TL;DR: never do a degree to LEARN something... do it for the paper. Don't expect the university/college to teach you something... in 50% of cases you will most probably be dissapointed.

If you just want to learn, find a good course that teaches EXACTLY what you are interested in. By people that are PAID to make you learn... not to do their science thing, but then also need to waste some time with students because university forces them to.

Or look at tutorials online, if you are able to learn on your own. Most questions have already been asked somewhere on the internet.

Edited by Gian-Reto

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Hi,

 

Thanks for bringing your point of view to the table. I agree with some parts of your answer. Perhaps, a degree is not the best thing to learn the meat of what I want.

 

The main problem, is that I have a day job that eats 8 hours of my "awake time". Then I have some other duties like my child, etc... So, I don't have time to waste trying to look around for the information I need , sort it in a sensible way and then learn it. The main problem with the information on the internet is that it is scattered around, there is not a defined path to learn about something. You have to look for the information, process it , get rid of the one that is not what you are looking for, etc.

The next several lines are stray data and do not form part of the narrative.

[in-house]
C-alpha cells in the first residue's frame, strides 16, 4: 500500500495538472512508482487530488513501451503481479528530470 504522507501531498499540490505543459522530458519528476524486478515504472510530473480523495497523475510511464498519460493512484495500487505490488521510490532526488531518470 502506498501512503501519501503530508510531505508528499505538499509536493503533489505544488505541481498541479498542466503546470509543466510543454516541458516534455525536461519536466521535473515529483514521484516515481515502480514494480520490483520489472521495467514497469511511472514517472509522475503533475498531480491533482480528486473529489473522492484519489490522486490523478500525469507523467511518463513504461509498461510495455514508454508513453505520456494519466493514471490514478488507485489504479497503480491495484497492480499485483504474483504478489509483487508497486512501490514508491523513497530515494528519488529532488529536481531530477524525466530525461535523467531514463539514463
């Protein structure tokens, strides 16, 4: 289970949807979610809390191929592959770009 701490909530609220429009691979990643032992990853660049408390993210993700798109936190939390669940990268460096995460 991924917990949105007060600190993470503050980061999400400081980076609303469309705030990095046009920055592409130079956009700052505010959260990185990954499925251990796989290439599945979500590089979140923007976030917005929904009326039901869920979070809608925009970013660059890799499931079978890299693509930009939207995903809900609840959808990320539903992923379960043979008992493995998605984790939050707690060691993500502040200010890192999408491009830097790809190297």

What I am really seeking is material that will keep me focused on the subject to learn with some kind of exercises, etc... to prove I'm understanding and correctly applying the concepts, etc. I think this is something really difficult to get if you do not apply for a university degree or something like that.

 

Anyway, I could be wrong so, I'm opened to any suggestion.

 

Cheers.

Edited by HexDump

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What I am really seeking is material that will keep me focused on the subject to learn with some kind of exercises, etc... to prove I'm understanding and correctly applying the concepts, etc. I think this is something really difficult to get if you do not apply for a university degree or something like that.

 

 

Most Universitys around here give you the option to visit some of their courses without having to do a full degree. Sometimes its just a course, sometimes it is a course with a diploma and exam at the end.